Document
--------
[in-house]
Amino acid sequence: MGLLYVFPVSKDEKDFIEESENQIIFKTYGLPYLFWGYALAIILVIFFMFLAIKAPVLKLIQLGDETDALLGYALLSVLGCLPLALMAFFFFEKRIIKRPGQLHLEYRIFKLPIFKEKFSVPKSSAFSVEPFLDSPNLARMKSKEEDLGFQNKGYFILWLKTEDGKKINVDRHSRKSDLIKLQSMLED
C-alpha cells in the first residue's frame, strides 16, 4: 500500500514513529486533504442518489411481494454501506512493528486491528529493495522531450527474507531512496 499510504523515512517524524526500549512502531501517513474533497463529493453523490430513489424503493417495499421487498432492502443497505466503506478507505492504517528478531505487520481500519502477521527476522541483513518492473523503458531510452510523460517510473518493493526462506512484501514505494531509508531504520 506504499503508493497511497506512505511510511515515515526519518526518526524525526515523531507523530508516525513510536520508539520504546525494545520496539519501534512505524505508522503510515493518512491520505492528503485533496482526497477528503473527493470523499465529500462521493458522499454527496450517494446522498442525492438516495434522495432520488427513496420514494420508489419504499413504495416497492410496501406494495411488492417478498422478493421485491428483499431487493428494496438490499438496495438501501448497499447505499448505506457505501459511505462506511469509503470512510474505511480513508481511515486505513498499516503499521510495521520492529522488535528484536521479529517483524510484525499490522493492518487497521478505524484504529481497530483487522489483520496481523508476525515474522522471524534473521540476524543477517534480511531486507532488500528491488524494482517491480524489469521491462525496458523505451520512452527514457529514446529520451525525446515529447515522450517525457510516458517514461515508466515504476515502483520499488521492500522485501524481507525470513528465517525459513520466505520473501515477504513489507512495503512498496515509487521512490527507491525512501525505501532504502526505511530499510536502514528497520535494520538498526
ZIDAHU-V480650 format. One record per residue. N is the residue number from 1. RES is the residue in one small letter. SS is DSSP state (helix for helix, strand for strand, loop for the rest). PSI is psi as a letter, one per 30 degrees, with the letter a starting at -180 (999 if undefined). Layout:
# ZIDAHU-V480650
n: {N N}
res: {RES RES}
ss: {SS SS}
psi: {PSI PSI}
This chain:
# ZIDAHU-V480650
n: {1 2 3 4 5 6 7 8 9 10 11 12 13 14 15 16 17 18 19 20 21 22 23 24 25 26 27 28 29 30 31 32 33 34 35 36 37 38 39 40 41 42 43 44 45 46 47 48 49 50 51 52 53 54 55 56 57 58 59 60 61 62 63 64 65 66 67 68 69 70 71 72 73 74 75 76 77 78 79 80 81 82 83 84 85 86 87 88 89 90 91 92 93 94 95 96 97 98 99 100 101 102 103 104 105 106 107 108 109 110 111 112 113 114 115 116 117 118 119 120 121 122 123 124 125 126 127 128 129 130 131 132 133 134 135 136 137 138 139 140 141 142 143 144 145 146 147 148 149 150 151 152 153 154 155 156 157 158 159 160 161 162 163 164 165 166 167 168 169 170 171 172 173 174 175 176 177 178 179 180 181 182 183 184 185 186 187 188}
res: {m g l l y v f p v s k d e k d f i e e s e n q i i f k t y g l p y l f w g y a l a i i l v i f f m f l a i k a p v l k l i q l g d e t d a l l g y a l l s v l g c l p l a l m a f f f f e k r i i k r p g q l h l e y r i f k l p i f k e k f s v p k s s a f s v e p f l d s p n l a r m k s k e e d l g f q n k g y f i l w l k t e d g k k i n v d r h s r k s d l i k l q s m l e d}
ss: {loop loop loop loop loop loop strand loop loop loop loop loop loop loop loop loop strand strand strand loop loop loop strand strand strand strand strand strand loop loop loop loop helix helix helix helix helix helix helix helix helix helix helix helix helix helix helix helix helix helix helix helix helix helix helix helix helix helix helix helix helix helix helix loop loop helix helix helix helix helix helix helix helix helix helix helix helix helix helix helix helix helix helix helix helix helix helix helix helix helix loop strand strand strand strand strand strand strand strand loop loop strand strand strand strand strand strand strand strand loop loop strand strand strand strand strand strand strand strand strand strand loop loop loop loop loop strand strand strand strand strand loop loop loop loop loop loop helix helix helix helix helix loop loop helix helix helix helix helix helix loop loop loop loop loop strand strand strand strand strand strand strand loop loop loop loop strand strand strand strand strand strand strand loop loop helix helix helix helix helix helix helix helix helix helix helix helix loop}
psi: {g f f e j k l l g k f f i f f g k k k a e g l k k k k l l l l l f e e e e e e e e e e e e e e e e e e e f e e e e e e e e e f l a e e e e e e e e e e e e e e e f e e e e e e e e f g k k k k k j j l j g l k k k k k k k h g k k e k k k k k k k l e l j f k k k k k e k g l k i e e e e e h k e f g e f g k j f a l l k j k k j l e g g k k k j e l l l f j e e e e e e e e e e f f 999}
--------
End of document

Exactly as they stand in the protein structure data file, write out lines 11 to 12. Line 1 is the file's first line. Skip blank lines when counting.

# ZIDAHU-V480650
n: {1 2 3 4 5 6 7 8 9 10 11 12 13 14 15 16 17 18 19 20 21 22 23 24 25 26 27 28 29 30 31 32 33 34 35 36 37 38 39 40 41 42 43 44 45 46 47 48 49 50 51 52 53 54 55 56 57 58 59 60 61 62 63 64 65 66 67 68 69 70 71 72 73 74 75 76 77 78 79 80 81 82 83 84 85 86 87 88 89 90 91 92 93 94 95 96 97 98 99 100 101 102 103 104 105 106 107 108 109 110 111 112 113 114 115 116 117 118 119 120 121 122 123 124 125 126 127 128 129 130 131 132 133 134 135 136 137 138 139 140 141 142 143 144 145 146 147 148 149 150 151 152 153 154 155 156 157 158 159 160 161 162 163 164 165 166 167 168 169 170 171 172 173 174 175 176 177 178 179 180 181 182 183 184 185 186 187 188}